The sheer variety of data, balanced by sufficient smartwatch connectivity and so rich in potential through the compatible sensors and accessories, makes it difficult to compete with the Garmin Forerunner 935.
- Great to wear
- Refined UI
- Vast array of data
- Easily expandable ecosystem
- No onboard music support
- No Garmin Pay
The top model of Garmin Forerunner has always been something of a chunky monkey dating back to the intoxicating days of Forerunner 101 in 2003. It was not until 2013 with the Forerunner 220 that things began to look slender. But even then the 2014 Forerunner 920XT was a pretty big flagship.
This leads us to the Forerunner 935, which effectively replaces the 920XT at the top of the Forerunner line and despite the XT branding is still a fully equipped multisport device.
Designed and built for daily wear
- 47 x 47 x 13.9mm; 49g
- Plastic body and strap
- 22mm silicone band
- 5 ATM waterproofing
This is the perfect condition to discuss the design of the Forerunner 935 compared to other Forerunner products where the biggest shift is for this device. The influence of the parallel Fenix family can be clearly seen here, since the 935 is more like a clock and less like the blob the 920XT had.
It’s also clearly due to the 735XT and the lower rungs of the Forerunner devices – though the quality of the 935 looks and feels a bit better. It’s a naturally wearable watch, as Garmin (and the industry really) has focused on monitoring sports performance to monitor the entire day. The 935 is something we always like to wear. You could not say that about his predecessor.
The Forerunner 935 has a plastic body. This is an area where it differs from the Fenix 5. Here, materials such as stainless steel are used to further enhance protection. The 935 is waterproof up to 5 ATM, so it will be satisfied with your water sports and therefore packed with swimming features.
Overall, we like the design. It’s an obvious improvement over the closest model in the series – the Forerunner 735XT – but it’s quite large, making it a bit large for those of smaller size.
Full set of functions and hardware
- Wrist-based heart-rate monitor (HRM)
- 1.2-inch colour display, 240 x 240 pixel resolution
- GPS, Altimeter, Compass, Gyroscope, Thermometer
Tuned to the details, it’s the hardware that really sets one Garmin device apart from the next. And the hardware area determines the features supported by this device. Essentially, the Forerunner 935 does almost everything Garmin offers. The only features that are missing are Garmin Pay and offline music support provided by the new Forerunner 645 Music.
GPS and wrist-based heart rate monitoring (as well as compatibility with Garmin chest harnesses, if you prefer) provides the basics for activity monitoring, but with these extra sensors you get much more data. Compared to the 735XT, the barometric altimeter, gyroscope and thermometer provide additional hardware features.
Of these, it’s probably the altimeter that is likely to provide the most interesting data, as it allows for 3D distance and speed, accurate elevation changes, and finding stairs every day (if you mind). For cyclists or mountaineers the difference in height is even more useful than the one that only runs on the plane. You have the option to turn the 3D distance on or off according to your preferences.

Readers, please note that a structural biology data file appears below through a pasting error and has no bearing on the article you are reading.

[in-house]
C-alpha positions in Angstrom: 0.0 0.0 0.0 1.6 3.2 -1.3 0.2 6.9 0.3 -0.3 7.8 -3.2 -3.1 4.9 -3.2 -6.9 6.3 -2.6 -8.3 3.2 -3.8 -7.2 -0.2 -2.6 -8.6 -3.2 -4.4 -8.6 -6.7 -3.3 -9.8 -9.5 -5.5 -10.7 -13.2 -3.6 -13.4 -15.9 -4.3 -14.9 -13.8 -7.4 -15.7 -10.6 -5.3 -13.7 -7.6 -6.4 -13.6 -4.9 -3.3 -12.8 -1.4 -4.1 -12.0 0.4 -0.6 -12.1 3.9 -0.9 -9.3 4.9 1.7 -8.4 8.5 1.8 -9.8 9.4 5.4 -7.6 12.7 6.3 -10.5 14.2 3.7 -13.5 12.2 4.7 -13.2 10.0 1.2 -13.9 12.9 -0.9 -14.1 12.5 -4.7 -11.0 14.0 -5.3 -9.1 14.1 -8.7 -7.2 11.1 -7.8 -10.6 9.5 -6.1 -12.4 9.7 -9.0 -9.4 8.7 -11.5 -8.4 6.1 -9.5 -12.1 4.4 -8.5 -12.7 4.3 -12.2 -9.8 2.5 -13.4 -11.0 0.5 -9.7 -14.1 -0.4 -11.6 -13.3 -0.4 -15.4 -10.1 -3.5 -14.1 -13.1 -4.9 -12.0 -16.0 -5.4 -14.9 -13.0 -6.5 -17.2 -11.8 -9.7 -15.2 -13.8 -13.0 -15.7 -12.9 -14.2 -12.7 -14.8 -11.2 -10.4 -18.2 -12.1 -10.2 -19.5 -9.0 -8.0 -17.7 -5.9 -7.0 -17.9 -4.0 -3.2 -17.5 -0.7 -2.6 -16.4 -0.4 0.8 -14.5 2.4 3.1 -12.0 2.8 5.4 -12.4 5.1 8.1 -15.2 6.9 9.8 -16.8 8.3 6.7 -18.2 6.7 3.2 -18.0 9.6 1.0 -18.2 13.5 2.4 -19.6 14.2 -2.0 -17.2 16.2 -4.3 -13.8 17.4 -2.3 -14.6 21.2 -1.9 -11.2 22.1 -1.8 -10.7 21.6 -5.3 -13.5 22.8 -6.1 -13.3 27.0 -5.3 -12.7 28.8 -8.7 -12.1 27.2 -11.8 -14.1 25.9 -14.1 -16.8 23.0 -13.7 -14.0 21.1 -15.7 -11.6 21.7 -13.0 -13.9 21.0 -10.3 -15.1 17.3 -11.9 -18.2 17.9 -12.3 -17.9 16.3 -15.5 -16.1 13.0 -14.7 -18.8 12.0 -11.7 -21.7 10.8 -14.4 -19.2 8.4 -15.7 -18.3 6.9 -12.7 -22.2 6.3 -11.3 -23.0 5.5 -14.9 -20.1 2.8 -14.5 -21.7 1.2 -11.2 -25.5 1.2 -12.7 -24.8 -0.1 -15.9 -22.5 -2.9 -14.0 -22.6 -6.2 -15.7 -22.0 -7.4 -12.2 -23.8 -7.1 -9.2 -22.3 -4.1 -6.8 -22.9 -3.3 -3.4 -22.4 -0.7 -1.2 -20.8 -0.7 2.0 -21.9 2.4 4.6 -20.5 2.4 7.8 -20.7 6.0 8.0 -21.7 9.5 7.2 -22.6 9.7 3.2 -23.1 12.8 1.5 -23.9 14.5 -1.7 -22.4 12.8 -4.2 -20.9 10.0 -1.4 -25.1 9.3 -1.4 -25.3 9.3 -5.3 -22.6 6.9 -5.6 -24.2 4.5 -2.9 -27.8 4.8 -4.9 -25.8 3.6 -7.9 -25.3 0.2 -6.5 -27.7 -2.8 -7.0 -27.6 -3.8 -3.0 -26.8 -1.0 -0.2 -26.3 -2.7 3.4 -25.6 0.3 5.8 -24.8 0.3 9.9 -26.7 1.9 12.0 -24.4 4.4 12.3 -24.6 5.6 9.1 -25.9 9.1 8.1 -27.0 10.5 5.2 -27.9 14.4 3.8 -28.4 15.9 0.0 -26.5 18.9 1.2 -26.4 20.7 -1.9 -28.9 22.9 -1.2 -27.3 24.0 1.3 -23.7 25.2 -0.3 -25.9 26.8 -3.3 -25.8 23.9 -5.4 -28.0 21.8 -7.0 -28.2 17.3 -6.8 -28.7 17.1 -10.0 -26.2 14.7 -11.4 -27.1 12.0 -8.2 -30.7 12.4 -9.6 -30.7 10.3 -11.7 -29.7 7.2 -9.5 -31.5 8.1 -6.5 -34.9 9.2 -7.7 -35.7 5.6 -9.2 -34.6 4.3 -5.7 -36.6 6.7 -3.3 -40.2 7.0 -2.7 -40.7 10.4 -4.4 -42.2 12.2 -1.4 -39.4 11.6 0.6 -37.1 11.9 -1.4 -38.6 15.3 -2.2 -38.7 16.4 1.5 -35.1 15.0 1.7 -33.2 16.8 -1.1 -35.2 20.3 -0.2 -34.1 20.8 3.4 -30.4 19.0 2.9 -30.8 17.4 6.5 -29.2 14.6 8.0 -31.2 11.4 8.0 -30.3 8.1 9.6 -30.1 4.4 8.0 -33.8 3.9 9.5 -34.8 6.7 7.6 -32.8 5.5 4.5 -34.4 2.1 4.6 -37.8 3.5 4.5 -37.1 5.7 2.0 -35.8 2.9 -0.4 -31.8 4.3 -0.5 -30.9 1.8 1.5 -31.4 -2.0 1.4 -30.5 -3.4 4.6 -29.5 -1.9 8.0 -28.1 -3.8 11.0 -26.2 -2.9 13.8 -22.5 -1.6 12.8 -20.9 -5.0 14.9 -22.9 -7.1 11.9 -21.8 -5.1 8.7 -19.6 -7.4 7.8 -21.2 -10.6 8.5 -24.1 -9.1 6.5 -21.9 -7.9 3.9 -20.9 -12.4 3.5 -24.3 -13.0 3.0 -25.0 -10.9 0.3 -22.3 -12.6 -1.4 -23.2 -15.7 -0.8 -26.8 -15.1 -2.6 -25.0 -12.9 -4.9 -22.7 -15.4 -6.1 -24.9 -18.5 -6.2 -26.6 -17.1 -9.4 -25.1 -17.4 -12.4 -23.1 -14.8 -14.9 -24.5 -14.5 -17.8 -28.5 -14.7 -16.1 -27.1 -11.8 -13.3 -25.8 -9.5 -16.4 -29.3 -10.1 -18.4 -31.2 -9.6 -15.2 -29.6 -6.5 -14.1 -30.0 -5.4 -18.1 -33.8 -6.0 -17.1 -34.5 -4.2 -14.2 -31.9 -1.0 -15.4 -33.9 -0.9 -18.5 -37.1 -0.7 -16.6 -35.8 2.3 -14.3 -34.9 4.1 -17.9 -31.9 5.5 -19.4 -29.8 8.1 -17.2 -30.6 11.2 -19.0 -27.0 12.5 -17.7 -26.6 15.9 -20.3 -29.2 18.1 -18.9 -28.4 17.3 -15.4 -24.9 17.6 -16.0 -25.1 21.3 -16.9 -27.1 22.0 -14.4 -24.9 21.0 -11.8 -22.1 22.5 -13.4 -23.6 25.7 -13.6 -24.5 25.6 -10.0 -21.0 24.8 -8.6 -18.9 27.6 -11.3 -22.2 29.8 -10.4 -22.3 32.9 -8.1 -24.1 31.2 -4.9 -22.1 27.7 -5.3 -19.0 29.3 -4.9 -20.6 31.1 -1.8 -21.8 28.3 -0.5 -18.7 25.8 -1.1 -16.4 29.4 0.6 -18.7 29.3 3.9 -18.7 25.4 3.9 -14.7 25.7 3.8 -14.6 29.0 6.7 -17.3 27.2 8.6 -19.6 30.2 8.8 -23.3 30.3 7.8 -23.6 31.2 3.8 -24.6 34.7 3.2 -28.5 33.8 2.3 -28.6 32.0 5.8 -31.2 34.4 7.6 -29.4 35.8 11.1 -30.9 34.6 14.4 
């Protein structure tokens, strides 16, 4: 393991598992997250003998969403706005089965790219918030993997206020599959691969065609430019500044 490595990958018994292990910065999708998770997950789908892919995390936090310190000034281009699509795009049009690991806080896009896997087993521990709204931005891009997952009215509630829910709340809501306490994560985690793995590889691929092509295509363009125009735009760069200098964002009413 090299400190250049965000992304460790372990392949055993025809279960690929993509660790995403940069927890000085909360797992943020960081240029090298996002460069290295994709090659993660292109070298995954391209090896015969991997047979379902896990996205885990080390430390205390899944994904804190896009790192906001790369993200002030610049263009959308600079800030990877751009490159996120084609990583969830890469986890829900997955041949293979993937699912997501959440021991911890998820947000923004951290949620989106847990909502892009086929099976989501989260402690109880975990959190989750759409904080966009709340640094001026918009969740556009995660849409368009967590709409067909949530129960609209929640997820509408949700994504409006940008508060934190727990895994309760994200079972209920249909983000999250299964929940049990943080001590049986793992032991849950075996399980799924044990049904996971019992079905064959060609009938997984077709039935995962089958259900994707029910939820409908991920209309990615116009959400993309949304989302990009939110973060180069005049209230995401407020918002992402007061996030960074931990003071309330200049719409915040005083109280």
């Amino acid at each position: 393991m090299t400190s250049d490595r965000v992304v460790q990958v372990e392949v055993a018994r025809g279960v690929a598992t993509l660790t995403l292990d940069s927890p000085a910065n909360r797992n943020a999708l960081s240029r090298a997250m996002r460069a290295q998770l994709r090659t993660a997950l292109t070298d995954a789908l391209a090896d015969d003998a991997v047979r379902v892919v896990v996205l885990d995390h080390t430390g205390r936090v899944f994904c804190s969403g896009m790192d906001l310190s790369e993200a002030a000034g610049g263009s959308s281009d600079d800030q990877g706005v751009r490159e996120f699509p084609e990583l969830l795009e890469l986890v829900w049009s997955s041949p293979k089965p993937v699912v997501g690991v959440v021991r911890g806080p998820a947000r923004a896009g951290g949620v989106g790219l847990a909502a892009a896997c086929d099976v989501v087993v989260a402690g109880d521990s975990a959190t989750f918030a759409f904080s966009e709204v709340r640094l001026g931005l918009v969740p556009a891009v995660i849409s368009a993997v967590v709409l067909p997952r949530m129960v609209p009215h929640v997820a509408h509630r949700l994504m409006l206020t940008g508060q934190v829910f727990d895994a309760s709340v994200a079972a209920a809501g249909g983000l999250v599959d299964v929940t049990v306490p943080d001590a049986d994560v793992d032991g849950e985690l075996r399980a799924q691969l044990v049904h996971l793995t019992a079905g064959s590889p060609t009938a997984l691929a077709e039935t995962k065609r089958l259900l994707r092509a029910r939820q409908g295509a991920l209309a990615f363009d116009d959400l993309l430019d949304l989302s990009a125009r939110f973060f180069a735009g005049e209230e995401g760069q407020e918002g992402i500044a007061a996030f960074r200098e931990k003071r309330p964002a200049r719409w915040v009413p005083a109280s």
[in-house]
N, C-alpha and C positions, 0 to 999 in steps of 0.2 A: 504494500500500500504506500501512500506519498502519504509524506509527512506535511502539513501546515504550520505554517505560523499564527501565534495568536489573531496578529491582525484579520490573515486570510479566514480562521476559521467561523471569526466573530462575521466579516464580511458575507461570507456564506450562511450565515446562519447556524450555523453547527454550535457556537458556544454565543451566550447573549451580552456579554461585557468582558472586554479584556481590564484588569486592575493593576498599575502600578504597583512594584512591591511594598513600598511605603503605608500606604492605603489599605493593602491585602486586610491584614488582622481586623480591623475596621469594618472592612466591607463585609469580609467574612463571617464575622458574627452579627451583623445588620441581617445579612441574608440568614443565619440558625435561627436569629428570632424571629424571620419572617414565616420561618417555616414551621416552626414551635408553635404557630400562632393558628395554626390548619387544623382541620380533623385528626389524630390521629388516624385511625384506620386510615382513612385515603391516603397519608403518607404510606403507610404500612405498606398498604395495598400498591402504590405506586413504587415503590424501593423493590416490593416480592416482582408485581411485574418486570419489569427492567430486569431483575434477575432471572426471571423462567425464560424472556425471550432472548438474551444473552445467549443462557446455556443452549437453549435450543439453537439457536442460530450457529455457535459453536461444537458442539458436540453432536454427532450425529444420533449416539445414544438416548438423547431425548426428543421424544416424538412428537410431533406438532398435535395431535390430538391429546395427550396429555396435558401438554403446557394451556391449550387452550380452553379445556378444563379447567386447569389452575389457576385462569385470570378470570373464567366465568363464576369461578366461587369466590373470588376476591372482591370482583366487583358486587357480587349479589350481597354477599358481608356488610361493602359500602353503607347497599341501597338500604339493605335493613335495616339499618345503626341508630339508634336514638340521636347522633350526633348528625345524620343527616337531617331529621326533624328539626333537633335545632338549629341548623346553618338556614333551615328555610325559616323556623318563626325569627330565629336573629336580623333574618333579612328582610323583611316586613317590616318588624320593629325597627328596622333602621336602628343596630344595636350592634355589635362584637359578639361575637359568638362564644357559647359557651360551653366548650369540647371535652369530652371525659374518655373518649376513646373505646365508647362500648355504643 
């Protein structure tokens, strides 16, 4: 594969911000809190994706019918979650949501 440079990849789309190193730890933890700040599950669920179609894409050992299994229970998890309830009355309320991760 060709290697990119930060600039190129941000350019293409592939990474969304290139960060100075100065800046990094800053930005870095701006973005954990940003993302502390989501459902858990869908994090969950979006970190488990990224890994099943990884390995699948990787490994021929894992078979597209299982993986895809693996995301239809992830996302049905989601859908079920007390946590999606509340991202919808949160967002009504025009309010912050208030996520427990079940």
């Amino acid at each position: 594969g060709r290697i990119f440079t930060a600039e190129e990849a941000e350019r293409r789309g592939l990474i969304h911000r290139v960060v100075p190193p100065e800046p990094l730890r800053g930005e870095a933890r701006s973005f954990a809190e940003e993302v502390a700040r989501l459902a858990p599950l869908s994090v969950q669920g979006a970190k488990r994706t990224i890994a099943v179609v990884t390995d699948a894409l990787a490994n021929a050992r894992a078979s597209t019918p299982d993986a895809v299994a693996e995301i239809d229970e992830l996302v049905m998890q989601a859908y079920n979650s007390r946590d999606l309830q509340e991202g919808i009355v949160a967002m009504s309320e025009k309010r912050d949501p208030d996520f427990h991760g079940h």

There is also Wi-Fi in this clock, which allows you to sync with Garmin Connect (the associated platform and app that can store and track your data in a friendly, visual way) over a Wi-Fi-enabled wireless network – although we do this, presumably many are satisfied with the direct Bluetooth connection to their device.
In addition to the sensors integrated into the clock, external sensors are also fully supported. We’ve mentioned heart rate chest straps and the 935 paired with an old belt (one of a Forerunner 610) for use on the bike and a Garmin cadence / speed sensor (we’re not sure where this sensor comes from) – it’s been sitting Years in a bicycle spare part box, but had no problems with entering this data).
This is an inherent advantage of the Garmin ecosystem. The ability to use existing sensors, or the option to buy new sensors as your needs change, makes the Forerunner exceptionally flexible – though not limited to this 935 model.
For all these data, it is the packaging, the processing and the presentation that determine the functional scope. Firstly, you have support for a wide range of sports, including the usual sports – running, swimming, cycling – through the combinations – triathlon, duathlon, brick – and the more obscure skydiving (HAHO, HALO and static line). an allusion to Garmin’s popularity with military types – all are supported.
There’s even a tactical mode that gives you long / lat coordinates and route tracking in your normal image collection. We assume that if you are not tactical, you may find it useful as a guide.
Full support is also available for golf, with digital scorecards, yardage and stat tracking and TruSwing compatibility (Garmin’s golf sensor accessory). We have not tested the golf features, but this is another area that sets the 935 apart from other forerunners – considering that Garmin also has the Approach devices for golf.
There is full 24/7 activity tracking, hibernation monitoring and active heart rate during the day, your steps and even sleep. Ad hoc activities that you may not specifically record are also monitored using Move IQ. This automatically detects the type of activity. If you look at a summary of your day, you can see what you have done, whether you are cycling on the ward or walking the dog. This feature is not foolproof: Move IQ informed us that we had a bath in the afternoon, which we did not do.